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Elections

After What Happened in 2016, You’d Think People Would Be More Skeptical about 2020 Polling

Republican presidential nominee Donald Trump listens as Democratic nominee Hillary Clinton answers a question from the audience during their presidential town hall debate at Washington University in St. Louis, Mo., October 9, 2016. (Rick Wilking/Reuters)

It’s been odd watching the national political conversation march forward as if the 2016 election had never happened. While the world’s changed dramatically in four years, much of 2020’s poll numbers are strikingly similar to those of 2016.

The most recent Washington Post/ABC News poll, for instance, gives Biden a 53–43 percent lead among registered voters nationally. On June 26, 2016, a Washington Post/ABC News poll — noting that Trump’s support had “plunged” — put Hillary up over the Republican 51–39 among registered voters nationwide in a head-to-head contest.

The reasons?

The survey finds broad objections to Trump’s candidacy — from his incendiary rhetoric and values to his handling of both terrorism and his own business — foreshadowing that the November election could be a referendum on Trump more than anything else.

In the first week of July 2016, Reuters/Ipsos had Clinton up 44–33 (in November of that year, the pollster gave Hillary a 90 percent chance of winning.) The latest Reuters/Ipsos poll has Biden up 48–35. The latest New York Times/Siena poll that has Biden up 14 points nationally over Trump. In the last poll conducted by Siena before the 2016 election (I don’t see any from June–July), Clinton carried a 17-point lead over Trump. In June of 2016, Fox News had Hillary with a 49–39 lead, and now it shows Biden with a 50–38 lead. In May 2016, USA Today/Suffolk poll had Hillary’s leading 50–39 percent. In June 2020, USA Today/Suffolk poll finds Biden leading 53–41 percent.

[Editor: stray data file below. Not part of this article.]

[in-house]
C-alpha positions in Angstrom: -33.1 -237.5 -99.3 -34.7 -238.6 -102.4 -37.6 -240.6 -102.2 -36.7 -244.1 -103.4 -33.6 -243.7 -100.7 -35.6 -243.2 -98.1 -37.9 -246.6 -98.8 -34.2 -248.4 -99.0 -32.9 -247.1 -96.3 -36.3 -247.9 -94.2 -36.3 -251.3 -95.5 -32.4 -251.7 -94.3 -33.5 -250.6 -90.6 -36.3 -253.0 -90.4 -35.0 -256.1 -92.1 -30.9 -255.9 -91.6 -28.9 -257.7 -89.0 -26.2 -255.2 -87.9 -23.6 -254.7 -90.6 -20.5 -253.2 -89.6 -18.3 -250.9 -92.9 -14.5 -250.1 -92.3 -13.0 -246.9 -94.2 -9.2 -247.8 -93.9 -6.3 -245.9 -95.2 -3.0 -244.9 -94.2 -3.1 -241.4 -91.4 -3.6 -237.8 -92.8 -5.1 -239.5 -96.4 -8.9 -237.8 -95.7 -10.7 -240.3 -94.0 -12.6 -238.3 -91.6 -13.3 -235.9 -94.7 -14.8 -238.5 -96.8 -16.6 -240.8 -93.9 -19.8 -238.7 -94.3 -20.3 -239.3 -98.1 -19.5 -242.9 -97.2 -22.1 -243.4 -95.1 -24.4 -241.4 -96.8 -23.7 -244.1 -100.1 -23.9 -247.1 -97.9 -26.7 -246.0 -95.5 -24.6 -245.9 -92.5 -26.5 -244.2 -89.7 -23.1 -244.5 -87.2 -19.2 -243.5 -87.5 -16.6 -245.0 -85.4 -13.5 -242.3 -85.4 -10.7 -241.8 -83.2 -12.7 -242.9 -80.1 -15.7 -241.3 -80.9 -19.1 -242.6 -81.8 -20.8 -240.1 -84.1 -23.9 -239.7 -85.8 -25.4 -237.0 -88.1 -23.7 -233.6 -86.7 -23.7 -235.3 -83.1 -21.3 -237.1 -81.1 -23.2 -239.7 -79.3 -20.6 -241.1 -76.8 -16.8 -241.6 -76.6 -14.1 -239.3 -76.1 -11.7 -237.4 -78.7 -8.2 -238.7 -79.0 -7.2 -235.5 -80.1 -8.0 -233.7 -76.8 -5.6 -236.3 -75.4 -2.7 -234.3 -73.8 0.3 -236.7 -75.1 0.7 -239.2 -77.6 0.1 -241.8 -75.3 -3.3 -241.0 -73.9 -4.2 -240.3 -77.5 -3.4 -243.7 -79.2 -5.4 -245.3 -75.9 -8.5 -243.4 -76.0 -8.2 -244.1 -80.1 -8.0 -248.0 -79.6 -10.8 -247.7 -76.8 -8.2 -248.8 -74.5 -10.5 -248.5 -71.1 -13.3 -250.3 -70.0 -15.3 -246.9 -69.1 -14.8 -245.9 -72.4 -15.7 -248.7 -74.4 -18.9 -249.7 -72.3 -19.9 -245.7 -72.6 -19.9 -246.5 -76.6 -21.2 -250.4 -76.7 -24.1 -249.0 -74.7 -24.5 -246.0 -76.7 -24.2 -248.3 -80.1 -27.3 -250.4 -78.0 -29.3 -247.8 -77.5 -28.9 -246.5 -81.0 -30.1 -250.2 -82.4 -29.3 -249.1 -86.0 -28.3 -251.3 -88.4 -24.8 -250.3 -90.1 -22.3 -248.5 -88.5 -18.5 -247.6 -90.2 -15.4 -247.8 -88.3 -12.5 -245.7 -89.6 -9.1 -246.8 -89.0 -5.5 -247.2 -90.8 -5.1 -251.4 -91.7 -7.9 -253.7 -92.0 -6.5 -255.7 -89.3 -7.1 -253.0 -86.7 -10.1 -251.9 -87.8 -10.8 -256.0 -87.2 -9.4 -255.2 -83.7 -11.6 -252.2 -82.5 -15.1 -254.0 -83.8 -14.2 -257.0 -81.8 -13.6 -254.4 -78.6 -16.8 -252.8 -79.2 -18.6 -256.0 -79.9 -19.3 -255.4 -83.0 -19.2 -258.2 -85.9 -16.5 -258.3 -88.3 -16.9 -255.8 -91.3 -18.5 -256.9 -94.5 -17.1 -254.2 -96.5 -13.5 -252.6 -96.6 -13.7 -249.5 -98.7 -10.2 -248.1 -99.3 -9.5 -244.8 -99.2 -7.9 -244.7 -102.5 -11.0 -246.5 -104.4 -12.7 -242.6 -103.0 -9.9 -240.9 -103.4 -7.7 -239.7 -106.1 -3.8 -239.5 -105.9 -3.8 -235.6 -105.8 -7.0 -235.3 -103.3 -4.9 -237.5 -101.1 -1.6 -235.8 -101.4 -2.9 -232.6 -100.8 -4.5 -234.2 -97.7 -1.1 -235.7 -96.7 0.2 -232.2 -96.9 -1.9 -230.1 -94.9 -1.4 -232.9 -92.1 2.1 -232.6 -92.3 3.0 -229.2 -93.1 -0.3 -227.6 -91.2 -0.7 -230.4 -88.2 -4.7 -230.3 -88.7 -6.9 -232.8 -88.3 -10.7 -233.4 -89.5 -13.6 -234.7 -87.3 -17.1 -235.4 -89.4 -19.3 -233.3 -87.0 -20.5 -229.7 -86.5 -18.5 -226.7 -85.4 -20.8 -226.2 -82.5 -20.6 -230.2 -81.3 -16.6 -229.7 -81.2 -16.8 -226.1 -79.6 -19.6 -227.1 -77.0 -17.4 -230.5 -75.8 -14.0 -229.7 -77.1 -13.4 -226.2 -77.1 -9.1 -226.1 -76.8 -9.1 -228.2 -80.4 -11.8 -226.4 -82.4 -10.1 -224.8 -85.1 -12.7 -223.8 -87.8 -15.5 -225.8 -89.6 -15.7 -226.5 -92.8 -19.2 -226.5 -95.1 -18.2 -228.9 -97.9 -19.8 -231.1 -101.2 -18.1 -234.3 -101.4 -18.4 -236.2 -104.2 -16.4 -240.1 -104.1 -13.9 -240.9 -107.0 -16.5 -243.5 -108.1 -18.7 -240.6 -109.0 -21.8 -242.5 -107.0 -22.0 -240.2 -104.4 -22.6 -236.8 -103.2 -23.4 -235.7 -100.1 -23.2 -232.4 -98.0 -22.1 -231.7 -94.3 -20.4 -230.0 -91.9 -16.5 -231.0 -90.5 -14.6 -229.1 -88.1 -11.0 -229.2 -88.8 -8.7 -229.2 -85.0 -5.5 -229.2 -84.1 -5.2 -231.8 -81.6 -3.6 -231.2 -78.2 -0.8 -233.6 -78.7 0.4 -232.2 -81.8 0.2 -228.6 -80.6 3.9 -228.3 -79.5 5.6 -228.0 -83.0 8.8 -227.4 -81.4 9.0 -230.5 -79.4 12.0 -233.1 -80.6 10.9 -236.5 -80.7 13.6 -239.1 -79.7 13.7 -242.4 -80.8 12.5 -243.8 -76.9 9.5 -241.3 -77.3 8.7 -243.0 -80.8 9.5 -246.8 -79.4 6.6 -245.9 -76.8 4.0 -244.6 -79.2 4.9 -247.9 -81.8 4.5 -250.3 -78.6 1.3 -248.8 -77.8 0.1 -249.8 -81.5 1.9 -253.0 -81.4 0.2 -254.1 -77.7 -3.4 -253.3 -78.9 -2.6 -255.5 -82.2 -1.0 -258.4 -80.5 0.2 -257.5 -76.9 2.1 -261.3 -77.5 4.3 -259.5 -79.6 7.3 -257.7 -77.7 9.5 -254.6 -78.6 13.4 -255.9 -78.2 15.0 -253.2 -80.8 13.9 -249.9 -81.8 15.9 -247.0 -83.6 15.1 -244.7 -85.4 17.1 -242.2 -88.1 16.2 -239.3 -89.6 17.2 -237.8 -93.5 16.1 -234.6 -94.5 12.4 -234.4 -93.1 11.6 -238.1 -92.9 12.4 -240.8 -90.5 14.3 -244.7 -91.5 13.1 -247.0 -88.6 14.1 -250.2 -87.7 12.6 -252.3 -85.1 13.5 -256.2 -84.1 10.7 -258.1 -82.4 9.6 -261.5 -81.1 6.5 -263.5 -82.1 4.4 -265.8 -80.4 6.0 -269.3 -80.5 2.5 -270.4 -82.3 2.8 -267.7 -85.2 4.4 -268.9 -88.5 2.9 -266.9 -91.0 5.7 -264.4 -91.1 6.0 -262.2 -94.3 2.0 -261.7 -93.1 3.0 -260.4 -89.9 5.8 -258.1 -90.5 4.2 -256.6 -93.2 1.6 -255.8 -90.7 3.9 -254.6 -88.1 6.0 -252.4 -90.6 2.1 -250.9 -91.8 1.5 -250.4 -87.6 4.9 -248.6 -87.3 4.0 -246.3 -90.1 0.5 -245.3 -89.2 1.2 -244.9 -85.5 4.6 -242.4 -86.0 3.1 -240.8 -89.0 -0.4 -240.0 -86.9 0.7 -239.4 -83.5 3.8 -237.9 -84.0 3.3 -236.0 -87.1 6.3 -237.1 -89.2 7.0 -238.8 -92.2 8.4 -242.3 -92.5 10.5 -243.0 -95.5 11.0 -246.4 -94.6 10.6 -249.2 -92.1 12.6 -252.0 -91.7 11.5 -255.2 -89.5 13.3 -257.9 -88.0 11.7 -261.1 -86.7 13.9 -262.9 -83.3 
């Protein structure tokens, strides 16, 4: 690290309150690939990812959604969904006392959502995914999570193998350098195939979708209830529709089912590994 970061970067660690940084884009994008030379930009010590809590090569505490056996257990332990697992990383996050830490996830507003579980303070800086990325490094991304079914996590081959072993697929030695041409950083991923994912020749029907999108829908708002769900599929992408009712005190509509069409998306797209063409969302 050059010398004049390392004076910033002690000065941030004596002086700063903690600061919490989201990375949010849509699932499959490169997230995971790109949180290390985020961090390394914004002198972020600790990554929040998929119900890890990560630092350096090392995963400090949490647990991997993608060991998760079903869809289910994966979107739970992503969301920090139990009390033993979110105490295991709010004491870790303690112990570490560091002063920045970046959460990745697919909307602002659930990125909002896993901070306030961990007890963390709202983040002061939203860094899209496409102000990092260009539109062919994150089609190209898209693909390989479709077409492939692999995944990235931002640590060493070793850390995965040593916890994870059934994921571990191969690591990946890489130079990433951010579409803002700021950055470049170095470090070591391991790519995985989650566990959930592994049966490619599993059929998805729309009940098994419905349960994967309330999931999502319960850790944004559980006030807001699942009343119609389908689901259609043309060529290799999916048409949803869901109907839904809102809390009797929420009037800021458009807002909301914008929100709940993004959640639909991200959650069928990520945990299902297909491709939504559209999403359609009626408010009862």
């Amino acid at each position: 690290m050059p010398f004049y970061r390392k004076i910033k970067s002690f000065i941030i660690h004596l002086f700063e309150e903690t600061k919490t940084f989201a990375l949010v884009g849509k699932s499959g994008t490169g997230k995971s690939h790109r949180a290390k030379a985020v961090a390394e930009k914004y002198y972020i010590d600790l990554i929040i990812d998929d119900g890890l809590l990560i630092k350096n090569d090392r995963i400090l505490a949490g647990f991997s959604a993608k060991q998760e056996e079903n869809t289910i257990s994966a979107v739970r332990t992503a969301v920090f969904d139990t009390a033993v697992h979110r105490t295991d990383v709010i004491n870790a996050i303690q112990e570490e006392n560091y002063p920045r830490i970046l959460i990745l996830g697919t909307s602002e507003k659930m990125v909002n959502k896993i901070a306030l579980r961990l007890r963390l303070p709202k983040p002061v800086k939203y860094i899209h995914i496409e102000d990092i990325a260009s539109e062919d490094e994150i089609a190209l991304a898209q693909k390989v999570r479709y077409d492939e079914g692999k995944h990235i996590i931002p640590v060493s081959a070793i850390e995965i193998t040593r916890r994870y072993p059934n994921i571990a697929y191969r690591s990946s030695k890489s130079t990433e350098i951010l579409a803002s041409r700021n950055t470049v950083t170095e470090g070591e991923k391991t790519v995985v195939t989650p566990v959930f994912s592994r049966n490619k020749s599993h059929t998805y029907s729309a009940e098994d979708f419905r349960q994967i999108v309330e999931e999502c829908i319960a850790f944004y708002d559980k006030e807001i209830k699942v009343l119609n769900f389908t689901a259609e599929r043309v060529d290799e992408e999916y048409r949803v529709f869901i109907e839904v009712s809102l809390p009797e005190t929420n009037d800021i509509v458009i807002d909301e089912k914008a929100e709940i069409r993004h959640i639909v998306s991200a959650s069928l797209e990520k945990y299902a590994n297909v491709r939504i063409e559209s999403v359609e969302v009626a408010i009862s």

It’s difficult to conjure up a more precarious political environment for a national candidate than the one Trump finds himself in — due to both self-inflicted troubles and events out of his control — and yet the RCP average right now has Biden up over nine points. In July of 2016, a CNN/ORC poll had Trump down 52–43. In August of 2016, Quinnipiac had him down 51–41, and McClatchy/Marist had him down 48–33.

Plenty of polls, it’s true, showed a closer race, but even some of those had obvious problems. An NBC News/Wall Street Journal poll in late June 2016 had Clinton up 46–41 percent, with the Libertarian Party’s Gary Johnson and Green Party’s Jill Stein winning 16 percent of the vote combined. They ended up with around 4 percent in a contest in which both major candidates were personally unpopular.

It’s also true that national polls are about as useful as the “popular vote.” State polls, however, were hardly better — and quite similar in 2016 to 2020.

RCP average of Pennsylvania in July of 2016 found Hillary up by over a seven-point spread. Right now, Biden is up seven points. The last poll CBS News/YouGov conducted in the state had Hillary winning 48–40; the last New York Times/Siena poll, 46–39; the last Bloomberg poll 48–39; and the last NBC/Wall Street Journal/Marist poll, 49–37.

In the final Wisconsin RCP average spread, which remained consistent throughout the election, had Hillary ended up over six points. Biden is up over six points right now in the RCP average.

In Michigan, polls show Hillary at around 6.2 average in July of 2016. The number spiked in the fall — Detroit Free Press, The Detroit News, and Detroit Fox, all had Hillary with a double-digit lead in October — before the race tightened. Biden’s spread is over seven points.

None of the above is scientific, and I certainly don’t claim any special expertise on the matter. If polls tell me Donald Trump is in trouble in Pennsylvania, Michigan, and Wisconsin, I’m inclined to believe them, because the events I’m witnessing tend to confirm it. Trump hit a low in the national average today, and that’s a trend that should concern Republicans. On the other hand, lots of media and liberals seem awfully confident they’re going to run away with the election. It seems to me a little more skepticism about the polling might be in order. Especially considering recent history.

David Harsanyi is a senior writer for National Review and the author of First Freedom: A Ride through America’s Enduring History with the Gun

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